This Week in Reconstruction, January 9-15, 1868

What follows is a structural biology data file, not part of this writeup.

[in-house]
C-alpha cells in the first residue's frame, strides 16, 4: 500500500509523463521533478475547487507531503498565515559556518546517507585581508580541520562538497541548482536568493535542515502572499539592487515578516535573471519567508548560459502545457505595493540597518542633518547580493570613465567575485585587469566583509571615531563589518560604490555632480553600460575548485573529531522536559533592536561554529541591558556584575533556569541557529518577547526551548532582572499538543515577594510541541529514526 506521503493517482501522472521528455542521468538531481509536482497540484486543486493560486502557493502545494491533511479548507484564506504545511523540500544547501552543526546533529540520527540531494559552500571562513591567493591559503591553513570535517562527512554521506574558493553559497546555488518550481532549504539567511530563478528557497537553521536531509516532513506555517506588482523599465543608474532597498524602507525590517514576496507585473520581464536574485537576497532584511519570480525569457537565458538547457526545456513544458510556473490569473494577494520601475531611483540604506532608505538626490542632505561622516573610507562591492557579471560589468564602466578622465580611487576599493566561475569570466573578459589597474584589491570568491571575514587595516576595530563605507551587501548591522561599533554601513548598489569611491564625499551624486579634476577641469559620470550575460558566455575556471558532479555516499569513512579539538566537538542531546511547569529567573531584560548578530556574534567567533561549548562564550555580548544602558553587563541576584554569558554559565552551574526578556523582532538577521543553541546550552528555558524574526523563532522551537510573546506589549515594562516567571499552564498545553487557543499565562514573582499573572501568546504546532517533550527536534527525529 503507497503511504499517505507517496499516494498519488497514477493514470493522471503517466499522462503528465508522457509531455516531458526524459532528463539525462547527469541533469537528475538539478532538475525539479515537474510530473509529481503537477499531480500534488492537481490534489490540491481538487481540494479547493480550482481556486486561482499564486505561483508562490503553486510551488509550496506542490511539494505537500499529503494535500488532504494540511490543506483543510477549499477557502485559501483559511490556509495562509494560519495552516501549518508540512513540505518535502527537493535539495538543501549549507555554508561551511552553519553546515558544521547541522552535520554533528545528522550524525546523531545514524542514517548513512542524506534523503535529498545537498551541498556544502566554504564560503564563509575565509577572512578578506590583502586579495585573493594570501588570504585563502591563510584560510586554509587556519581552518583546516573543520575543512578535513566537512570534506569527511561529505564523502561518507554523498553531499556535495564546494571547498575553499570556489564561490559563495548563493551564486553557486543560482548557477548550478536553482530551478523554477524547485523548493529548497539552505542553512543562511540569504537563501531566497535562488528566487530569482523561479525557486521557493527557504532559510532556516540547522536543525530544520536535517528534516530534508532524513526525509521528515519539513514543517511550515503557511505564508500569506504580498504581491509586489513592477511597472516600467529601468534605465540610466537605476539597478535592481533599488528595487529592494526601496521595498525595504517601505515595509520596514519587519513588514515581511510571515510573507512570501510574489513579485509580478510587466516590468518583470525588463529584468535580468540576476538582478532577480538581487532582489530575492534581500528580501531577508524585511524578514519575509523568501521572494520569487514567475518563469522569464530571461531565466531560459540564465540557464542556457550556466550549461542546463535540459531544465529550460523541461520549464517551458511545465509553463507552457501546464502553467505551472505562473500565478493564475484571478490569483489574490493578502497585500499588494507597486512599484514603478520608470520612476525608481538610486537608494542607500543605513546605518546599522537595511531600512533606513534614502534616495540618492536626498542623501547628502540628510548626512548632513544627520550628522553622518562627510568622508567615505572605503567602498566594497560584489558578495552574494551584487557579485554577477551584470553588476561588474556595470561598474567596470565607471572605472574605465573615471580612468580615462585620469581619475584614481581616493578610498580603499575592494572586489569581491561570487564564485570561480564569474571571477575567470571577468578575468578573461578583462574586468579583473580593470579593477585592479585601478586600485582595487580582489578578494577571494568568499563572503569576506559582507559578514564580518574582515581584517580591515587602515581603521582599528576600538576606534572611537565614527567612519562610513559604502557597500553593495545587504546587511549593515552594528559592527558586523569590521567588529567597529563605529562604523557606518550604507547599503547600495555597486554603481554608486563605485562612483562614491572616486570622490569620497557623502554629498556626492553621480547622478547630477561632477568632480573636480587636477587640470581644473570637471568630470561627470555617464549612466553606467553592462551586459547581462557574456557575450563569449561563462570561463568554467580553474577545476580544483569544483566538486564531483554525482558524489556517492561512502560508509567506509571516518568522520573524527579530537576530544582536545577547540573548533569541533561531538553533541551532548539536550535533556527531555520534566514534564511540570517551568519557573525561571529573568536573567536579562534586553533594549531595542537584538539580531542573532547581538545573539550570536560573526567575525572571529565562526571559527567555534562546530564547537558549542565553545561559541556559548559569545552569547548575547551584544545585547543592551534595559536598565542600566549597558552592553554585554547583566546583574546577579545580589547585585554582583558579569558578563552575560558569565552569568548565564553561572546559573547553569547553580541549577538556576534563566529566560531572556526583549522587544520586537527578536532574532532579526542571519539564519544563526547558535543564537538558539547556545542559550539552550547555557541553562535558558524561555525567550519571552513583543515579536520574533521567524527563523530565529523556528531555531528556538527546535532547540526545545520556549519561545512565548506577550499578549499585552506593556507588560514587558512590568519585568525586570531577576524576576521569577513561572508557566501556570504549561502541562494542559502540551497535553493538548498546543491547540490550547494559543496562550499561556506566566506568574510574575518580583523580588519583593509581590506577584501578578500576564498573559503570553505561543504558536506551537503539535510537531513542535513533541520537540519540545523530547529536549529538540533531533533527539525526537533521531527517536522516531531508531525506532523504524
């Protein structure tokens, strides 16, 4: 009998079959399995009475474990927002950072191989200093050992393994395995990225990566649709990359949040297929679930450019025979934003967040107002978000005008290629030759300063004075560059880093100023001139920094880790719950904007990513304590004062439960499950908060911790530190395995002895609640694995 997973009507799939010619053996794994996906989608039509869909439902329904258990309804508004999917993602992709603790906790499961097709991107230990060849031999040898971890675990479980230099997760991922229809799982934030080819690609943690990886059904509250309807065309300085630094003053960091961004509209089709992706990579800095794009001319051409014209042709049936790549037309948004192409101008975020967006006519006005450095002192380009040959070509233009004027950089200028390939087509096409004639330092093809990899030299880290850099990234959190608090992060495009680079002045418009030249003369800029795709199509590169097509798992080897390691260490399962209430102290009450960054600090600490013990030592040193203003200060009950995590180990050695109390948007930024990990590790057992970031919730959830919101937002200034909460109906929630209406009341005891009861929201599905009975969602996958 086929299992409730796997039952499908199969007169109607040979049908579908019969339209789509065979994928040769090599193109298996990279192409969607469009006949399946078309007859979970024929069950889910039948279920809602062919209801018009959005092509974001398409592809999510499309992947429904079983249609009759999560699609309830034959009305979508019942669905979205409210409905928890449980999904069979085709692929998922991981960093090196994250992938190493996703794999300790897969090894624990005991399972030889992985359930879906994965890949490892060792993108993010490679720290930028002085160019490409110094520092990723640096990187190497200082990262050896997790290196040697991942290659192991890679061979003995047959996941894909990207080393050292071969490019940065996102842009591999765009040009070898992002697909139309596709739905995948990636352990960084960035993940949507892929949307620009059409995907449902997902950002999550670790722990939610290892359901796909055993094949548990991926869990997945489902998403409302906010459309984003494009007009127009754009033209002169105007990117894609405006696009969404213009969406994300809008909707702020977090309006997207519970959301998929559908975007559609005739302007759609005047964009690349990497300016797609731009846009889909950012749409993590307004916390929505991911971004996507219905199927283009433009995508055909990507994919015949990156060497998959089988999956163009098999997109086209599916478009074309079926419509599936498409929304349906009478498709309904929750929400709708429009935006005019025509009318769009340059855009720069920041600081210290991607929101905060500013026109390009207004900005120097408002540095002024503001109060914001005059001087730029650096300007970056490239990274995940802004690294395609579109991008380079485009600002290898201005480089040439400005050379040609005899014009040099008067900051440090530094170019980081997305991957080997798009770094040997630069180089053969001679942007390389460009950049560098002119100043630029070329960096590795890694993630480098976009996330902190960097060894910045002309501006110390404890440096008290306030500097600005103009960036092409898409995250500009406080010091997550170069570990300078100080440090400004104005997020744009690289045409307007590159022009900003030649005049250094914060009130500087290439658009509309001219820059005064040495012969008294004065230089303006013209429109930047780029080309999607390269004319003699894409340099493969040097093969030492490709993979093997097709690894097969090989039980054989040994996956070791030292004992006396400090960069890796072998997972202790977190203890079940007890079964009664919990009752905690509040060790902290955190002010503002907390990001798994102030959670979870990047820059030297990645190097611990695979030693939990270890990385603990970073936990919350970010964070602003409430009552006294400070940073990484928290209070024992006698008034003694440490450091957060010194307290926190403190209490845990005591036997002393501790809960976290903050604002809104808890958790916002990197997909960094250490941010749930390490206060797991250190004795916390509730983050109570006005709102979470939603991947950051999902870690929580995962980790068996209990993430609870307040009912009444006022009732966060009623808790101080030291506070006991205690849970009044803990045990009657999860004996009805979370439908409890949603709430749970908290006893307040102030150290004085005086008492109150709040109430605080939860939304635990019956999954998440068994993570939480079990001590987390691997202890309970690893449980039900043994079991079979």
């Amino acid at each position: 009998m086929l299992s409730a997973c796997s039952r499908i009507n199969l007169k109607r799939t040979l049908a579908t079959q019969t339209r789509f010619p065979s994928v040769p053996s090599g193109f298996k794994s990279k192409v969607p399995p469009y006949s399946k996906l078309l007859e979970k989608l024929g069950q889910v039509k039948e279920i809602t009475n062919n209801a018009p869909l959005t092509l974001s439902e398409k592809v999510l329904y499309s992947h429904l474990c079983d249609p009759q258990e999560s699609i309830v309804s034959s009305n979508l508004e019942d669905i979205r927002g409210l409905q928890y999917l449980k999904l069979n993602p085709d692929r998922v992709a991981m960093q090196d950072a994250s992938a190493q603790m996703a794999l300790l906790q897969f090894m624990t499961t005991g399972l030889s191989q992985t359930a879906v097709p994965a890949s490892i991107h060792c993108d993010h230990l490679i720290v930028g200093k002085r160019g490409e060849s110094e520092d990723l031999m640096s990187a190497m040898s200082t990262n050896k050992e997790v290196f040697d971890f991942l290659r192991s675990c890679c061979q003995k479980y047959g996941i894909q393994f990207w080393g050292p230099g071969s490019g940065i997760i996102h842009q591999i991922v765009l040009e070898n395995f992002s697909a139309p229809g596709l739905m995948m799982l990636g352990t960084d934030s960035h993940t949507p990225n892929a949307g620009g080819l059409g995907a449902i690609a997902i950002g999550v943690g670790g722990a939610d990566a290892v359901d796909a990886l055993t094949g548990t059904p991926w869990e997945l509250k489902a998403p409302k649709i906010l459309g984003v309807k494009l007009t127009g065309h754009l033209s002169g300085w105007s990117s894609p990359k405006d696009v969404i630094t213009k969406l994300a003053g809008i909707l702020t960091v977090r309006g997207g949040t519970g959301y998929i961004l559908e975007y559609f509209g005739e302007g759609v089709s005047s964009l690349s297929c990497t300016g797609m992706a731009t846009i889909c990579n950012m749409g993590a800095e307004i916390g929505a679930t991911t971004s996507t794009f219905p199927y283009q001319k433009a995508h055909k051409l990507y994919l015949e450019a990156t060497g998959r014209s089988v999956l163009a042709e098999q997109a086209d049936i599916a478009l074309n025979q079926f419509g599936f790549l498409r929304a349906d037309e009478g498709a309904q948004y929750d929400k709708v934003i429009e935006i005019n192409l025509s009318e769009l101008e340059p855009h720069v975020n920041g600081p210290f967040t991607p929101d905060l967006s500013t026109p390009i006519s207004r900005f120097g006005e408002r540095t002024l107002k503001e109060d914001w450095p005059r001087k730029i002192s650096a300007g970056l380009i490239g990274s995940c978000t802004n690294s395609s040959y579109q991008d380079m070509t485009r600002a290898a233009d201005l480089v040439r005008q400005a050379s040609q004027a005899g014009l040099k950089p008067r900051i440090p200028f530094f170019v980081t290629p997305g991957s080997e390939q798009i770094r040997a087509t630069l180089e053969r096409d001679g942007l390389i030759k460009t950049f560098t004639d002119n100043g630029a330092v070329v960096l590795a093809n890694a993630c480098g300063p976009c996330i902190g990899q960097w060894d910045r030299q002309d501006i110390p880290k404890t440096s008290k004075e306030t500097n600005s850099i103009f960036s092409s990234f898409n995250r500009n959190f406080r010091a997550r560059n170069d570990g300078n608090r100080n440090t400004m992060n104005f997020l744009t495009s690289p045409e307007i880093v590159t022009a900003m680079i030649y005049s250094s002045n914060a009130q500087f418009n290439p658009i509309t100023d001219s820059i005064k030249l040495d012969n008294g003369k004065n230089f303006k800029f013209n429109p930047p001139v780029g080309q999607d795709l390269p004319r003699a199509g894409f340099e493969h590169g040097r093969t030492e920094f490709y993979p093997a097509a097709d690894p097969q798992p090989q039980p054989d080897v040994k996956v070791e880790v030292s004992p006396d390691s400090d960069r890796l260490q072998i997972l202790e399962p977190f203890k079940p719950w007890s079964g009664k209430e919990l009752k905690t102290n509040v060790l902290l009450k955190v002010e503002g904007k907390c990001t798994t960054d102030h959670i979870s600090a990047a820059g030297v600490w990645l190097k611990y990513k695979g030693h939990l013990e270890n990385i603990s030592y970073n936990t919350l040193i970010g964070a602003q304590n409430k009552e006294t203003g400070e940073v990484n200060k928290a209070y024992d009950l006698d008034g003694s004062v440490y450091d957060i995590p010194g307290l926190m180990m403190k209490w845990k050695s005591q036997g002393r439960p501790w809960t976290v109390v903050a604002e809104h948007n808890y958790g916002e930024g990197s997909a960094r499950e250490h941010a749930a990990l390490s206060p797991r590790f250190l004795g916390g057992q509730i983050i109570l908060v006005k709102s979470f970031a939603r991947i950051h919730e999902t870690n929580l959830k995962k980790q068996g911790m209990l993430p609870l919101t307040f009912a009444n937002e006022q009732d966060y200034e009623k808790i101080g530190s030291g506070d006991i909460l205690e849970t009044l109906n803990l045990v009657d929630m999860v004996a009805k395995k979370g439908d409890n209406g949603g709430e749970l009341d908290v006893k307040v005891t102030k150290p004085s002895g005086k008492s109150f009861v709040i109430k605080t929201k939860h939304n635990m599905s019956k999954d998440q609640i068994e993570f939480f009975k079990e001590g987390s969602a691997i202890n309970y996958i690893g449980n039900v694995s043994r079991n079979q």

Black children attending school? Word of a "negro" school has emerged. The "school-house at the foot of the brick steps, corner Franklin and Twenty-third streets, has been rented by the Freedmen's Bureau." The Bureau plans to open a school in that very spot in the next week with the help of the New York Society and Friends. A "negro" school is remarkable to say the least and could mean many things. Perhaps, black citizens and their children are finally beginning to be recognized as citizens who have a right to education. No matter the reason the important fact here is that black children will be educated. Educating these young black citizens provides hope that these children will grow up to be more successful and surely have better lives than their formerly enslaved parents. Education is the first step to improving these freedmen's standards of living. These children may grow up to become politicians, skilled laborers, or even better. Whatever they become, their success may be traced back to the beginning of their education in the school-house on the corner of Franklin and Twenty-third street.